This is a difficult lesson for me to learn. My life is more de- pendent on the Word of God than on material food. I have the tendency to look upon visible reality as the only reality, and lose sight of a loving Father sustaining my very breath by His Power.
In this regard, I remember an incident in the Lord’s life. He had been speaking to the Samaritan woman at the well and His disciples returned with provisions. He told them His food was to do the Will of His Father. The accomplishment of God’s Will is real food for my soul because it promotes growth in Christ and sustains the supernatural life in my soul.
It is no wonder the Tempter did not understand and proceeded to tempt Christ to pride. “If you are the Son of God, cast yourself down, for it is written He will send His Angels to uphold You lest You dash your foot against a stone.”
Such a manifestation of power would certainly have aroused the enthusiasm of the people and given Christ personal glory. It might have impressed those in authority to receive Him as the Messiah and start His mission of Redemption with acceptance by the majority of the people.
This course of action seems so logical, especially after waiting thirty years to begin His mission. But here again, Christ shows His complete adherence to the Father’s Will, for He understood that this was not the way the Father chose for Him. The plan of Redemption called for humility and the Cross and He would follow no other path. It might not be understood but this was the only way to crush the arrogance and pride of the Tempter and to teach us how to combat our own temptations—with a calm, quiet humility. Christ answered, “It is also written ‘Thou shalt not tempt the Lord thy God.’ ” (Deut. 6:16)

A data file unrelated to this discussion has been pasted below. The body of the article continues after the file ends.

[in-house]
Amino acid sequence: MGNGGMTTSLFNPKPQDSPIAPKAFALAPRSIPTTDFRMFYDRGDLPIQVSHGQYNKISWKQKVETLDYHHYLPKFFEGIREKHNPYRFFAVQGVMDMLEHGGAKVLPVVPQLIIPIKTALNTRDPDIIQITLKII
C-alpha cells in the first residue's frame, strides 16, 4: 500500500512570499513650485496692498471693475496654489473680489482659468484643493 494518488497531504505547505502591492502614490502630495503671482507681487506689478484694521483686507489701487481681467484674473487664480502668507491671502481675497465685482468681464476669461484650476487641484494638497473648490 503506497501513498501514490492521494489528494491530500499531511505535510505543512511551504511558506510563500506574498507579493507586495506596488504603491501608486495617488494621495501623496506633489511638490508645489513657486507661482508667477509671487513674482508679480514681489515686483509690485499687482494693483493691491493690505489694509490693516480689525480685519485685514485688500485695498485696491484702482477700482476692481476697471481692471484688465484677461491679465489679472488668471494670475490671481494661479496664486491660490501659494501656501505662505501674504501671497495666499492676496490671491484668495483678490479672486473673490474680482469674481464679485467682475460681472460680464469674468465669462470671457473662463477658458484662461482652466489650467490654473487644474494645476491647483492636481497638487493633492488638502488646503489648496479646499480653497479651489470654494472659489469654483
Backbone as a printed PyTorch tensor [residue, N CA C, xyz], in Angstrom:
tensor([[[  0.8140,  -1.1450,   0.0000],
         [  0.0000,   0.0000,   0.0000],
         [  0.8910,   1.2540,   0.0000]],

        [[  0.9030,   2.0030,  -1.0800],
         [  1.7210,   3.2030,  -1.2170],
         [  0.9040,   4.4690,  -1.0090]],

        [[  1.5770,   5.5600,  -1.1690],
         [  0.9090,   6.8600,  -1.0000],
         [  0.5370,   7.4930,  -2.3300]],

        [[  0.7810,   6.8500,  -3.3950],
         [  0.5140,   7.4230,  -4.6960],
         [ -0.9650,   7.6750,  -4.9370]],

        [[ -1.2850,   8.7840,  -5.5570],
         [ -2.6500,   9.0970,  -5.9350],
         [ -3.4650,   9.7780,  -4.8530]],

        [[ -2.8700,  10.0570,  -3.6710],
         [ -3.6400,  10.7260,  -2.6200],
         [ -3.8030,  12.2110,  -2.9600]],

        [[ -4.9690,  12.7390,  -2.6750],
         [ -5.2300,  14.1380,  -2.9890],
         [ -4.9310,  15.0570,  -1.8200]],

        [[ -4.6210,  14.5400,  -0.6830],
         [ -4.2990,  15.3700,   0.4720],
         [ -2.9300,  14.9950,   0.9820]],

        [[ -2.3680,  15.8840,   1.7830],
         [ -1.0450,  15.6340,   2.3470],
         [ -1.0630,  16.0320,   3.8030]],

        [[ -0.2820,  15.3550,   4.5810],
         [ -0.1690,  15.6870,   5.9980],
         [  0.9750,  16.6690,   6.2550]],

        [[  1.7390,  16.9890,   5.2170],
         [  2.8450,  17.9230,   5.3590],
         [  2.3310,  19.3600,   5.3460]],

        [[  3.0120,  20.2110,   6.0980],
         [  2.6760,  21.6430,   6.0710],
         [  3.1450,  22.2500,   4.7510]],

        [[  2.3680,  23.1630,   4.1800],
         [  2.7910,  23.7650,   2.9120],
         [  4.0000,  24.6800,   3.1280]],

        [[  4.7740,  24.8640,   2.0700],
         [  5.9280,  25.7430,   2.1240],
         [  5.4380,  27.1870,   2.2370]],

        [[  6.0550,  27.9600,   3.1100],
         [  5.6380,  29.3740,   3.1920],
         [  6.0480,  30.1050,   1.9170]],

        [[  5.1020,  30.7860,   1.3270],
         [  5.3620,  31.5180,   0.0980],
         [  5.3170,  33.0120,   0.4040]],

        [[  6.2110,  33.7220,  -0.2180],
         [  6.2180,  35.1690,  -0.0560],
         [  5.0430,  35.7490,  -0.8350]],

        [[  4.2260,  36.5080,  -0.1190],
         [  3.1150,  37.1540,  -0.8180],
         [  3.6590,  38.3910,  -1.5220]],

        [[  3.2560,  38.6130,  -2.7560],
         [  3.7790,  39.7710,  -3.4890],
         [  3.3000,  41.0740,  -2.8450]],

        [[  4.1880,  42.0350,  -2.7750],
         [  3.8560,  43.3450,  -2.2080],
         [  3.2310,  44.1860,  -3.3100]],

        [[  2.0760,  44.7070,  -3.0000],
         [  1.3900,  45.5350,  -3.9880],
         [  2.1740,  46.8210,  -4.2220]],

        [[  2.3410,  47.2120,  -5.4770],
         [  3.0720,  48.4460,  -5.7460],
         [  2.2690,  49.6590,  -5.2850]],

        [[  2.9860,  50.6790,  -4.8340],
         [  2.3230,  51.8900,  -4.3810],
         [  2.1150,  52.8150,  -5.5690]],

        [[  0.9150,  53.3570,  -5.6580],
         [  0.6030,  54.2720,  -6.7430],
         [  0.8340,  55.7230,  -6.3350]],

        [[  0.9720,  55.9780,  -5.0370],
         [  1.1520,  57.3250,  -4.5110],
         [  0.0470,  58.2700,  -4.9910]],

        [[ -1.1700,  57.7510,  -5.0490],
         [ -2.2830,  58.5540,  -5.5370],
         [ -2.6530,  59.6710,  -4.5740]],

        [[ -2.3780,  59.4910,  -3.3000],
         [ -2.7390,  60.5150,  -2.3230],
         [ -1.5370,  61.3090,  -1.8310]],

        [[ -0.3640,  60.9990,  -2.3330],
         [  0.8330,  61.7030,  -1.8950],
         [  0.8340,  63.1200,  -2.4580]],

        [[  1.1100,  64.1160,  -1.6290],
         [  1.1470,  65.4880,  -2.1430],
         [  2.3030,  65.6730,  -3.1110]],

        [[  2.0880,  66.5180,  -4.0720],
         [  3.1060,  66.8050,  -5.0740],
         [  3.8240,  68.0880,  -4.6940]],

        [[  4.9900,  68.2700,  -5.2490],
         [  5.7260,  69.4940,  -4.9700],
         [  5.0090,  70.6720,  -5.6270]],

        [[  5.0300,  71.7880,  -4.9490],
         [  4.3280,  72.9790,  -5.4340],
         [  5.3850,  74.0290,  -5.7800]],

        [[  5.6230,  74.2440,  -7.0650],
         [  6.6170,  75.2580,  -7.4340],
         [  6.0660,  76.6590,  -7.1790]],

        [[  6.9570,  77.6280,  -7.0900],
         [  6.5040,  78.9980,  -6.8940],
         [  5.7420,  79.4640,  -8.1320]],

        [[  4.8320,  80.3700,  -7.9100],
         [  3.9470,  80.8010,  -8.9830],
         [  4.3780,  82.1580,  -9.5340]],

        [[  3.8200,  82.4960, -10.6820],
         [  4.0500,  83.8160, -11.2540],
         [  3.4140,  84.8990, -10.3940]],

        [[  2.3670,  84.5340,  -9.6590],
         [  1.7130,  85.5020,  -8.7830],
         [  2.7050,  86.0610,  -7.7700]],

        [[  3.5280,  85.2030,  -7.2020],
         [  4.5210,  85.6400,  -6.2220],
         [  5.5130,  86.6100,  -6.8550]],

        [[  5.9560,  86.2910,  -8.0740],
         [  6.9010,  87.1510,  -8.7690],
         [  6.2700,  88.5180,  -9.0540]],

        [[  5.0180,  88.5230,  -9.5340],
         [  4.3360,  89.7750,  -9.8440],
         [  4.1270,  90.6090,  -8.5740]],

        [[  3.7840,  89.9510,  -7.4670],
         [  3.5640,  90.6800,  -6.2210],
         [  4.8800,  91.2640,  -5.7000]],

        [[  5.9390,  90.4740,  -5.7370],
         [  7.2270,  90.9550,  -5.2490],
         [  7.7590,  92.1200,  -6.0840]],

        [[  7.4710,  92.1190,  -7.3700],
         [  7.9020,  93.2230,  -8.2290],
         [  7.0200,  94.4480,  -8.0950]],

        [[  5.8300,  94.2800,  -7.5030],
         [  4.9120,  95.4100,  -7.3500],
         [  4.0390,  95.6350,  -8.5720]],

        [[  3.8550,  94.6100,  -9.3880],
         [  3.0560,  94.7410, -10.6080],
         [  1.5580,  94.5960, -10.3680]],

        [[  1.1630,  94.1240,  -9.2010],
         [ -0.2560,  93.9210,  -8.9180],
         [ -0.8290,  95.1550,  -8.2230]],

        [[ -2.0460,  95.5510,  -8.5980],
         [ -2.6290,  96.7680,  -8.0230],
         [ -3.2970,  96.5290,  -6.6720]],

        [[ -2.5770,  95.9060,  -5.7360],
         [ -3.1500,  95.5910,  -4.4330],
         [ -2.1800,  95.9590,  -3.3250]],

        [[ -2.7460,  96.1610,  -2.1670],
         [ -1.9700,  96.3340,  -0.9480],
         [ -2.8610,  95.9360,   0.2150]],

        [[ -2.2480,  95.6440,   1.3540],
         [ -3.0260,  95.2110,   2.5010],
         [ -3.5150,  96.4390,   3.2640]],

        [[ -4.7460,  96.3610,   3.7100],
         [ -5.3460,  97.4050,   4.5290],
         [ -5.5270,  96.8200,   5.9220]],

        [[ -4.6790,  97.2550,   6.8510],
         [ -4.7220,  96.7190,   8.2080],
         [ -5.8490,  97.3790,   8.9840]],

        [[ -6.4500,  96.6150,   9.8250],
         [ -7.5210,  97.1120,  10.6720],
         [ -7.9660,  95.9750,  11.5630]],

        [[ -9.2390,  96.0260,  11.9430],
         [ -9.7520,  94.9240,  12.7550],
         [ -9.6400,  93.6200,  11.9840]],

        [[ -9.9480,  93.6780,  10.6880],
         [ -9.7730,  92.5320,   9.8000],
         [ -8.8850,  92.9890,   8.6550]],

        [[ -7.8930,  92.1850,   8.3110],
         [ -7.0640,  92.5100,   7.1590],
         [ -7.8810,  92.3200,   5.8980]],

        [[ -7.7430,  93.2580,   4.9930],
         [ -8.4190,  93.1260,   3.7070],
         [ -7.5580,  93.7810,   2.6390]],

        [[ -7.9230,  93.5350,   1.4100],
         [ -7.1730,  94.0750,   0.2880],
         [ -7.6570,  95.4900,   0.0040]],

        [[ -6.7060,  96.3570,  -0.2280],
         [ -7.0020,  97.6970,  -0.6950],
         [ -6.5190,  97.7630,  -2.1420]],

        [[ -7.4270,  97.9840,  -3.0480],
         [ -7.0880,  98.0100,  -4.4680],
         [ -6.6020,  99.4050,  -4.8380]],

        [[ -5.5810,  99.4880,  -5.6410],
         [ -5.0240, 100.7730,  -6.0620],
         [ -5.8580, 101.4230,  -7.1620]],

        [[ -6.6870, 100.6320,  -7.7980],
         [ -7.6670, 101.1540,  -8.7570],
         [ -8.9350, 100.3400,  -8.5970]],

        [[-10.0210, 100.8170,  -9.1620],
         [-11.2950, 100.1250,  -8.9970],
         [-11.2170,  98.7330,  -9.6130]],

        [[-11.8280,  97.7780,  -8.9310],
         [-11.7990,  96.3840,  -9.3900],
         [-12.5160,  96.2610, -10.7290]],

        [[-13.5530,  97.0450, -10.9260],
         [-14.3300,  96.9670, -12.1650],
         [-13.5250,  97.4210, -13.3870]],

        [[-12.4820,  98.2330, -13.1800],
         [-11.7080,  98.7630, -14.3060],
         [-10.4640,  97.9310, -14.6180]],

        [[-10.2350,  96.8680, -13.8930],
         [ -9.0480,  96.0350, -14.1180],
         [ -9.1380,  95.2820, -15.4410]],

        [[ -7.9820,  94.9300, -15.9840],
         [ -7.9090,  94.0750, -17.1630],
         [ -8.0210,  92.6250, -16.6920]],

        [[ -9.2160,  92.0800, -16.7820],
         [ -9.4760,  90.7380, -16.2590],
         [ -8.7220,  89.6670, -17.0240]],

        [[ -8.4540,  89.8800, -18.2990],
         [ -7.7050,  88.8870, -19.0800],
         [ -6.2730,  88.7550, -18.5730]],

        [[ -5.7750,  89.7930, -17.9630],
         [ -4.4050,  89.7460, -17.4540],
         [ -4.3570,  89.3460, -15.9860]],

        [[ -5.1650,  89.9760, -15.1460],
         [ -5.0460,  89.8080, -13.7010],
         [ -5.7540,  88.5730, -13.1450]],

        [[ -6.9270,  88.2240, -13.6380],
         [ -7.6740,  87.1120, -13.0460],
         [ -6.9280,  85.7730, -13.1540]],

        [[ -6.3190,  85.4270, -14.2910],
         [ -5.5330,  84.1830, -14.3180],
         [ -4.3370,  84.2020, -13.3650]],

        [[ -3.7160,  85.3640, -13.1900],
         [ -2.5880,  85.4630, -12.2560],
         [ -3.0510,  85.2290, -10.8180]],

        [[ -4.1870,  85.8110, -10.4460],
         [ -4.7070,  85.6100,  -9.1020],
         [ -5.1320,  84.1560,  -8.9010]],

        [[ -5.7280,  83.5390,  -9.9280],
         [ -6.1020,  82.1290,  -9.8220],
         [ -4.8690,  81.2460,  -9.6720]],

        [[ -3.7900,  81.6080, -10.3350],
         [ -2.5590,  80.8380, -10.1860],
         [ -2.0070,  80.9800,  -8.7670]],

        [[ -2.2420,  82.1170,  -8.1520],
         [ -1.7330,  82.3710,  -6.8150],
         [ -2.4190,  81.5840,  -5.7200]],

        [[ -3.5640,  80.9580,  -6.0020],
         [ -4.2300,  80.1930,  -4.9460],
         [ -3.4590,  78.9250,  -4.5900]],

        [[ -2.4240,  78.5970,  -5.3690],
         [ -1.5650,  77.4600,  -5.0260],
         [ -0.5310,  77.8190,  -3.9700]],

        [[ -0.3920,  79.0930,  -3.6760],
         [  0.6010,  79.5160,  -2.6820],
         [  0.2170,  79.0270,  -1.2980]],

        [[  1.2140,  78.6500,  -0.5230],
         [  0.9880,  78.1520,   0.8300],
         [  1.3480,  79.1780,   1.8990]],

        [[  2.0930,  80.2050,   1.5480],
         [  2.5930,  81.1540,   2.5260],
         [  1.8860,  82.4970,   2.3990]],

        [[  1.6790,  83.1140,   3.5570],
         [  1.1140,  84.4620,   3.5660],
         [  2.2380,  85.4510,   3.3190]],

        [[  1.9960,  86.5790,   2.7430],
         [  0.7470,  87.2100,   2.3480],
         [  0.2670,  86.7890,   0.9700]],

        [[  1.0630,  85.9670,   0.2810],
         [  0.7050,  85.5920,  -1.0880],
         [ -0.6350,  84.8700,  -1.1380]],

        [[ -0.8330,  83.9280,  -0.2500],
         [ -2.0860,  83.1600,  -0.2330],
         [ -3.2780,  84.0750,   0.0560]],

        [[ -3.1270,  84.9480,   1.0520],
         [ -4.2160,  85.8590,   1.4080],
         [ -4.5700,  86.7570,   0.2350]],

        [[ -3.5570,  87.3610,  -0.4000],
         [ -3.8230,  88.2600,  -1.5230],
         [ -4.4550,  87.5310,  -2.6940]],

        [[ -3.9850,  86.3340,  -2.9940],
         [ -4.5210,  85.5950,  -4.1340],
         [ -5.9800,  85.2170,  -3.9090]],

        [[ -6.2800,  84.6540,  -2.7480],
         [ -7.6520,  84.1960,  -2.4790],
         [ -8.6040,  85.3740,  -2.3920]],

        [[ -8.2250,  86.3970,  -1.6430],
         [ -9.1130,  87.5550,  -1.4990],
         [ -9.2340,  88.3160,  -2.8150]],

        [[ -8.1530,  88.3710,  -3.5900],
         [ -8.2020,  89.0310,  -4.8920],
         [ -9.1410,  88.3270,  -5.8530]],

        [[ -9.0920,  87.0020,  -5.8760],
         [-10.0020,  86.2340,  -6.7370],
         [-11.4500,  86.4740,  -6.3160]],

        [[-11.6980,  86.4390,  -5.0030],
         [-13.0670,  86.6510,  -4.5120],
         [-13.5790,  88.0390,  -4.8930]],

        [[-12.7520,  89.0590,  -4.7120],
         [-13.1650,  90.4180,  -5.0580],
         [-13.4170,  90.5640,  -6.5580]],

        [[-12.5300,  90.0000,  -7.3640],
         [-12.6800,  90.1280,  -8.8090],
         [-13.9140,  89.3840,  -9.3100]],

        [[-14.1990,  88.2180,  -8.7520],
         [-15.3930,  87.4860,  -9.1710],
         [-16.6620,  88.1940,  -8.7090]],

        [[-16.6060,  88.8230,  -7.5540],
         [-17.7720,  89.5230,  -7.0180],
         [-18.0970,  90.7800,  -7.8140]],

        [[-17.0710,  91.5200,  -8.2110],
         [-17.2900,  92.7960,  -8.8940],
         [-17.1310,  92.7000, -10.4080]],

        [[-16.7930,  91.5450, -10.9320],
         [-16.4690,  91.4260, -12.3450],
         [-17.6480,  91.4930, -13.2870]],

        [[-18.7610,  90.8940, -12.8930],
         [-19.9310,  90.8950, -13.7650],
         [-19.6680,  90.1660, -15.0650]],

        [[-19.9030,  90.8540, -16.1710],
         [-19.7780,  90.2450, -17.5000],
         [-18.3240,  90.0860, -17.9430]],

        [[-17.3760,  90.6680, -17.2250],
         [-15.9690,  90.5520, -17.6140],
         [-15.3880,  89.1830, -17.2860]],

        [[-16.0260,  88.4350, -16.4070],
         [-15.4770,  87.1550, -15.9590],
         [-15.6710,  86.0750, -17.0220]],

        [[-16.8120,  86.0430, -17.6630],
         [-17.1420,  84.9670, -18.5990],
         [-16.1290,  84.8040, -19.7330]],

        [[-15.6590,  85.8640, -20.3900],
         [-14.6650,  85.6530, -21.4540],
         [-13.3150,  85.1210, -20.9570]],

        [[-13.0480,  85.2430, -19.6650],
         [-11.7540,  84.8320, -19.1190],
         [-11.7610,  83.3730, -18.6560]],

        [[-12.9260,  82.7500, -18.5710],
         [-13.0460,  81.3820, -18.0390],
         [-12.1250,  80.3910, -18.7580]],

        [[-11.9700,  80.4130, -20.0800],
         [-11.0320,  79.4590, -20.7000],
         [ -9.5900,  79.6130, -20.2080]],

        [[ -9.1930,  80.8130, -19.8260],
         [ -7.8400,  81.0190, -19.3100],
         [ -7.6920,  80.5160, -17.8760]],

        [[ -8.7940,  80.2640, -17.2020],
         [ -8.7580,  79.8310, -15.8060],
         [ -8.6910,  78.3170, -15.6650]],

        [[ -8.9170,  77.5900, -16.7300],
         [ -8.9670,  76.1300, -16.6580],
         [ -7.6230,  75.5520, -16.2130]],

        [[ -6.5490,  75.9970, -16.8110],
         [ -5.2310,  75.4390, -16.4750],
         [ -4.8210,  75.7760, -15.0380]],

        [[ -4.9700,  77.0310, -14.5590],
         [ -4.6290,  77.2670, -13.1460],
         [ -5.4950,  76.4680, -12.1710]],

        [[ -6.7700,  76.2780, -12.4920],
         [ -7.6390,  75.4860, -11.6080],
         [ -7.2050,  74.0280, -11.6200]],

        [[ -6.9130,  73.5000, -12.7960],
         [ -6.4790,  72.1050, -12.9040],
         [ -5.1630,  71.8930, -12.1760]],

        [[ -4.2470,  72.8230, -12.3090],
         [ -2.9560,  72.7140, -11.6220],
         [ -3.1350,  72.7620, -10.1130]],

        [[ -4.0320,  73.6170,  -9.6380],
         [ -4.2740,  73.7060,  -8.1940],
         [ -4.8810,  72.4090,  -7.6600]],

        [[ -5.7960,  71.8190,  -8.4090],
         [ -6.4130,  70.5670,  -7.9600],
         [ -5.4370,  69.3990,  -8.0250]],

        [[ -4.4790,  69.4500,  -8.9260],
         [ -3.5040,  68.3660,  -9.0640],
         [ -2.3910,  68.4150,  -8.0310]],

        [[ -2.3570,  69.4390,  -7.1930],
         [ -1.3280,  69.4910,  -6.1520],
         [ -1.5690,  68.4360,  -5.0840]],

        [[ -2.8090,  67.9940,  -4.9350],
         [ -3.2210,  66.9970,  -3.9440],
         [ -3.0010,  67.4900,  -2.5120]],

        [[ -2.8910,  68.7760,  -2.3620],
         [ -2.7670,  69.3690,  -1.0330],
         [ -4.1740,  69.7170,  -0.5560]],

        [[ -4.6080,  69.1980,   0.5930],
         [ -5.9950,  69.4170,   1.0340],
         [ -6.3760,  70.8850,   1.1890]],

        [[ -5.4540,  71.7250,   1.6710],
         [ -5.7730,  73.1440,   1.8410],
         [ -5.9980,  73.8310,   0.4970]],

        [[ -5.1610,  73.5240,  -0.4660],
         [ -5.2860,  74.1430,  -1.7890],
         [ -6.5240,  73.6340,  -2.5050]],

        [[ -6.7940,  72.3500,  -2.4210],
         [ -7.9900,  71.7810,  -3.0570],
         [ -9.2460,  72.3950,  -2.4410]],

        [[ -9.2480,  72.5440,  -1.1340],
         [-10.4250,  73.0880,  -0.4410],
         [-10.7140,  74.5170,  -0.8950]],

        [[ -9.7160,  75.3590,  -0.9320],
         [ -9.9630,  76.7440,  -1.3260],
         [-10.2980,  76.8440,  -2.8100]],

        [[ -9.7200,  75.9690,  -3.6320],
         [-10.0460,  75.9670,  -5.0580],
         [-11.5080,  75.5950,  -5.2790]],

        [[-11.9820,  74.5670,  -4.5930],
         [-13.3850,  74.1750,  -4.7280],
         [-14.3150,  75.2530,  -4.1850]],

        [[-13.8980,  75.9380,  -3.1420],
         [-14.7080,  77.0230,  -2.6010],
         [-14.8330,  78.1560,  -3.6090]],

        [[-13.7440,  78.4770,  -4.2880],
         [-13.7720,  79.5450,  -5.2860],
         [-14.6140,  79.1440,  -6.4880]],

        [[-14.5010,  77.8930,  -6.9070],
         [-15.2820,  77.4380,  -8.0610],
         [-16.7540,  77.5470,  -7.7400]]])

The Lord seems to be telling me something in all this. First, I must not presume on the goodness of God even though there seems to be Scriptural foundation for it. I cannot inter- pret Scripture to suit my own needs, especially when those needs are primarily for my own glory and pride. God is good and merciful but I cannot presume on that mercy by putting off my conversion until my old age. I must follow the Love in his time, not mine.
Second, I must use the talents and gifts given me by the Lord for the good of others with prudence and only for the glory of the Father, not my own glory or satisfaction.
Third, I must be careful of pride and a “show-off attitude”—my only concern must be to do God’s Will with humility and gratitude, and to accept His Will in regard to my neighbor with loving resignation.